Anyone may arrange his affairs so that his taxes shall be as low as possible; he is not bound to choose that pattern which best pays the Treasury. There is not even a patriotic duty to increase one’s taxes. Over and over again, the courts have said that there is nothing sinister in so arranging [one’s] affairs as to keep taxes as low as possible. Everyone does it, rich and poor alike and all do right, for nobody owes any public duty to pay more than the law demands: Taxes are enforced exactions, not voluntary contributions. To demand more in the name of morals is mere cant.’
Honourable Learned Hand, US Appeals Court judge, Helvering v Gregory, 69 F.2d 809 (1934).

‘Taxes are the price we pay for a civilised society.’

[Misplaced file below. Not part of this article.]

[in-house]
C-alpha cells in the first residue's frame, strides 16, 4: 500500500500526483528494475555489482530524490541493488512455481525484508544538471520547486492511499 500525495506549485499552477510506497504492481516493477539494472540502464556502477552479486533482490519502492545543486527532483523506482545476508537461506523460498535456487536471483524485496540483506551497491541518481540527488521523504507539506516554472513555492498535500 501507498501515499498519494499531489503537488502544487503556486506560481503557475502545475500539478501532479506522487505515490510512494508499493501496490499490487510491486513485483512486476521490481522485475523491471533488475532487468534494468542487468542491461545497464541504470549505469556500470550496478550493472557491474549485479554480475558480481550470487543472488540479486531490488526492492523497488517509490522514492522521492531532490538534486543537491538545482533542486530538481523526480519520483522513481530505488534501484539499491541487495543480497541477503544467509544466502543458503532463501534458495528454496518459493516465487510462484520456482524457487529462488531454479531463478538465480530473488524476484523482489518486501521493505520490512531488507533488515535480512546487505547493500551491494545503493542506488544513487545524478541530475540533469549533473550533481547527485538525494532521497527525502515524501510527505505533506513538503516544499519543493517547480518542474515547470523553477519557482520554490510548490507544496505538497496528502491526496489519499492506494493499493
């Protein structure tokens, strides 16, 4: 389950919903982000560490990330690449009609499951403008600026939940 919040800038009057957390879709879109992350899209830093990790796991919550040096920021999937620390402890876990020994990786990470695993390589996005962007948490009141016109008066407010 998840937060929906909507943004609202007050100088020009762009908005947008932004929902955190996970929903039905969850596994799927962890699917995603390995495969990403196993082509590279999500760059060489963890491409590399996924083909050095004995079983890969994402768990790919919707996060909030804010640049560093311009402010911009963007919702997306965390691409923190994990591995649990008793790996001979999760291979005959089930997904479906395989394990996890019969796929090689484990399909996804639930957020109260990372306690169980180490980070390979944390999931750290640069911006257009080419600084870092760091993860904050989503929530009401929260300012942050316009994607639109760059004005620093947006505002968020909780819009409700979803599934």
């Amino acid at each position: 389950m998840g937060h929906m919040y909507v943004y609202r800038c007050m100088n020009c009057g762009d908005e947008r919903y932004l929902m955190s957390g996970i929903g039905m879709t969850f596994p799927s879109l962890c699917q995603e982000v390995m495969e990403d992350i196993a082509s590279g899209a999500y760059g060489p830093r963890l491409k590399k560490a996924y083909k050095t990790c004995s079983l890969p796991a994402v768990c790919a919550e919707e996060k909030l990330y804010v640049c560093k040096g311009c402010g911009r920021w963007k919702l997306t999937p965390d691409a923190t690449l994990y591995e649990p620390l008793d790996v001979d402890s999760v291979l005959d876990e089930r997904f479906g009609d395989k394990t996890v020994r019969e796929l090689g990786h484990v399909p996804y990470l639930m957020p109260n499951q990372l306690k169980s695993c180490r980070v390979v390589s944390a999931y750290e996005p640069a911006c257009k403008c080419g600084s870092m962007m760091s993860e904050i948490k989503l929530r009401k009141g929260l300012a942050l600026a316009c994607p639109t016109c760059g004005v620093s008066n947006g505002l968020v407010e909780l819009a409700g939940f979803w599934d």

Oliver Wendell Holmes Jr

Taxpayers are under a moral obligation to pay the level of tax set by the law. There is a clear distinction between:

  • an attempt to reduce the amount of tax that is payable by means that are within the law while making a full disclosure of the material information to the tax authorities, and
  • working outside the rules to try to frustrate legal obligations by hiding income through nondisclosure, or improperly taking deductions for which one is not qualified.

Tax law must be clear and certain, and it should be remembered that businesses will look to minimise tax impact as a part of their normal commercial activity. Tax is a business cost alongside any other and company directors typically have a fiduciary duty to run the business in the most cost-effective manner.

While most taxpayers try only to comply with the law, there have been many cases of convoluted tax planning schemes that are designed not for any proper business purpose, but to exploit loopholes in the law and avoid its spirit. ACCA does not support this artificial activity. Such actions, which may generate short-term financial advantage at the cost of long-term value, cannot be supported.